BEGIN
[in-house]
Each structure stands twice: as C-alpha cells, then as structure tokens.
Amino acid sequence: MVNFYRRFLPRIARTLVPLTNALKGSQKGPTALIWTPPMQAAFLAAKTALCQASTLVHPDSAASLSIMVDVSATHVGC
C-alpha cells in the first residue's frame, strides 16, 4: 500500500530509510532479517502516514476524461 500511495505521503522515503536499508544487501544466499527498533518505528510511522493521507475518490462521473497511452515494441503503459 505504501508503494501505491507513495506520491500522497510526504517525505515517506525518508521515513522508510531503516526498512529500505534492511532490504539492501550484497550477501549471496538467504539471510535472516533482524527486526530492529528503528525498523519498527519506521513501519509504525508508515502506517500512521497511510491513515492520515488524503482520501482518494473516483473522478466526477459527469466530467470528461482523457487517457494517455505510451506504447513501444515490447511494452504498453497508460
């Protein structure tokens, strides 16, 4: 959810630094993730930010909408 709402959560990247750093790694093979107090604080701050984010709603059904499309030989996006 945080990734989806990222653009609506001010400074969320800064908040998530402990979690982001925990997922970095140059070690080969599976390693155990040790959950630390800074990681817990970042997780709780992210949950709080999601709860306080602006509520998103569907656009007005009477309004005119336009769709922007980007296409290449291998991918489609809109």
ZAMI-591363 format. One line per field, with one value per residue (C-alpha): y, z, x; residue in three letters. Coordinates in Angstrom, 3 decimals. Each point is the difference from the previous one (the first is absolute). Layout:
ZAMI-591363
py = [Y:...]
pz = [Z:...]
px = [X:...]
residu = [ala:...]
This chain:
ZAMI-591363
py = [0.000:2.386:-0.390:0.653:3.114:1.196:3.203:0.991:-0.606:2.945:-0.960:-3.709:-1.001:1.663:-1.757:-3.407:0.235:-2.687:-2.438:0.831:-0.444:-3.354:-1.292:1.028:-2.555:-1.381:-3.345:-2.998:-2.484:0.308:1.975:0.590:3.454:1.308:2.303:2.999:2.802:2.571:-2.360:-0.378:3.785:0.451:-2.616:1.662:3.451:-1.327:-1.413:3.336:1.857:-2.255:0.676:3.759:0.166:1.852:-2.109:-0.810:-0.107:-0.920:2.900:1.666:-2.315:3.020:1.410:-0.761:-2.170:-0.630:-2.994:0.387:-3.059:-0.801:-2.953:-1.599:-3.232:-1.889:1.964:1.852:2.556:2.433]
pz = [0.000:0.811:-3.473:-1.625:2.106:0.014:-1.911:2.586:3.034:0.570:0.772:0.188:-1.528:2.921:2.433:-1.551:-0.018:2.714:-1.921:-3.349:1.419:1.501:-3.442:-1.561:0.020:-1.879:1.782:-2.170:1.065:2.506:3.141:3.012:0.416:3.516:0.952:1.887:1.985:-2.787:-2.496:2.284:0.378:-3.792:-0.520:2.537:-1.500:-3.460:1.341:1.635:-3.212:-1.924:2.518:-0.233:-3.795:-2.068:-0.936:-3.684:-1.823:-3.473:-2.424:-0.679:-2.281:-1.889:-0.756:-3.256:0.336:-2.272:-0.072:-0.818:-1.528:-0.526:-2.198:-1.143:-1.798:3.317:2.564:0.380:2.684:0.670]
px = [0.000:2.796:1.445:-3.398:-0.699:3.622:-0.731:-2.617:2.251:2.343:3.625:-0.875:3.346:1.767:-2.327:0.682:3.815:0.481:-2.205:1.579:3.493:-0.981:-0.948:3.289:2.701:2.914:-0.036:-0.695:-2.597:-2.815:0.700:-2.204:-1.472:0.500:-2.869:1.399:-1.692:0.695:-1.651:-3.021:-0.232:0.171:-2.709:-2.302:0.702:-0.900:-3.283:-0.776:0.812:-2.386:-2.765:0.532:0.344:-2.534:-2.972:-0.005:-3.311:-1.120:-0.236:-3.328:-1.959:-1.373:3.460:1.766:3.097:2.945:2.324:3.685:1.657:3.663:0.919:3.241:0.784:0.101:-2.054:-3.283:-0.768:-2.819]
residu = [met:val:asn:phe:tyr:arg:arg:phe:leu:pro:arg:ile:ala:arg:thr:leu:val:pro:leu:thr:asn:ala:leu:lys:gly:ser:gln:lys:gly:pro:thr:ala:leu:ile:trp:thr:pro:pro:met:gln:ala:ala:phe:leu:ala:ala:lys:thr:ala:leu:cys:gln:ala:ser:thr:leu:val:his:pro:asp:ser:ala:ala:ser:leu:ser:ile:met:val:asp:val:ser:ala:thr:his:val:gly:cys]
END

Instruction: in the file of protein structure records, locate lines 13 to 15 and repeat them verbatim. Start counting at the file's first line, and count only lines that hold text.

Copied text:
ZAMI-591363
py = [0.000:2.386:-0.390:0.653:3.114:1.196:3.203:0.991:-0.606:2.945:-0.960:-3.709:-1.001:1.663:-1.757:-3.407:0.235:-2.687:-2.438:0.831:-0.444:-3.354:-1.292:1.028:-2.555:-1.381:-3.345:-2.998:-2.484:0.308:1.975:0.590:3.454:1.308:2.303:2.999:2.802:2.571:-2.360:-0.378:3.785:0.451:-2.616:1.662:3.451:-1.327:-1.413:3.336:1.857:-2.255:0.676:3.759:0.166:1.852:-2.109:-0.810:-0.107:-0.920:2.900:1.666:-2.315:3.020:1.410:-0.761:-2.170:-0.630:-2.994:0.387:-3.059:-0.801:-2.953:-1.599:-3.232:-1.889:1.964:1.852:2.556:2.433]
pz = [0.000:0.811:-3.473:-1.625:2.106:0.014:-1.911:2.586:3.034:0.570:0.772:0.188:-1.528:2.921:2.433:-1.551:-0.018:2.714:-1.921:-3.349:1.419:1.501:-3.442:-1.561:0.020:-1.879:1.782:-2.170:1.065:2.506:3.141:3.012:0.416:3.516:0.952:1.887:1.985:-2.787:-2.496:2.284:0.378:-3.792:-0.520:2.537:-1.500:-3.460:1.341:1.635:-3.212:-1.924:2.518:-0.233:-3.795:-2.068:-0.936:-3.684:-1.823:-3.473:-2.424:-0.679:-2.281:-1.889:-0.756:-3.256:0.336:-2.272:-0.072:-0.818:-1.528:-0.526:-2.198:-1.143:-1.798:3.317:2.564:0.380:2.684:0.670]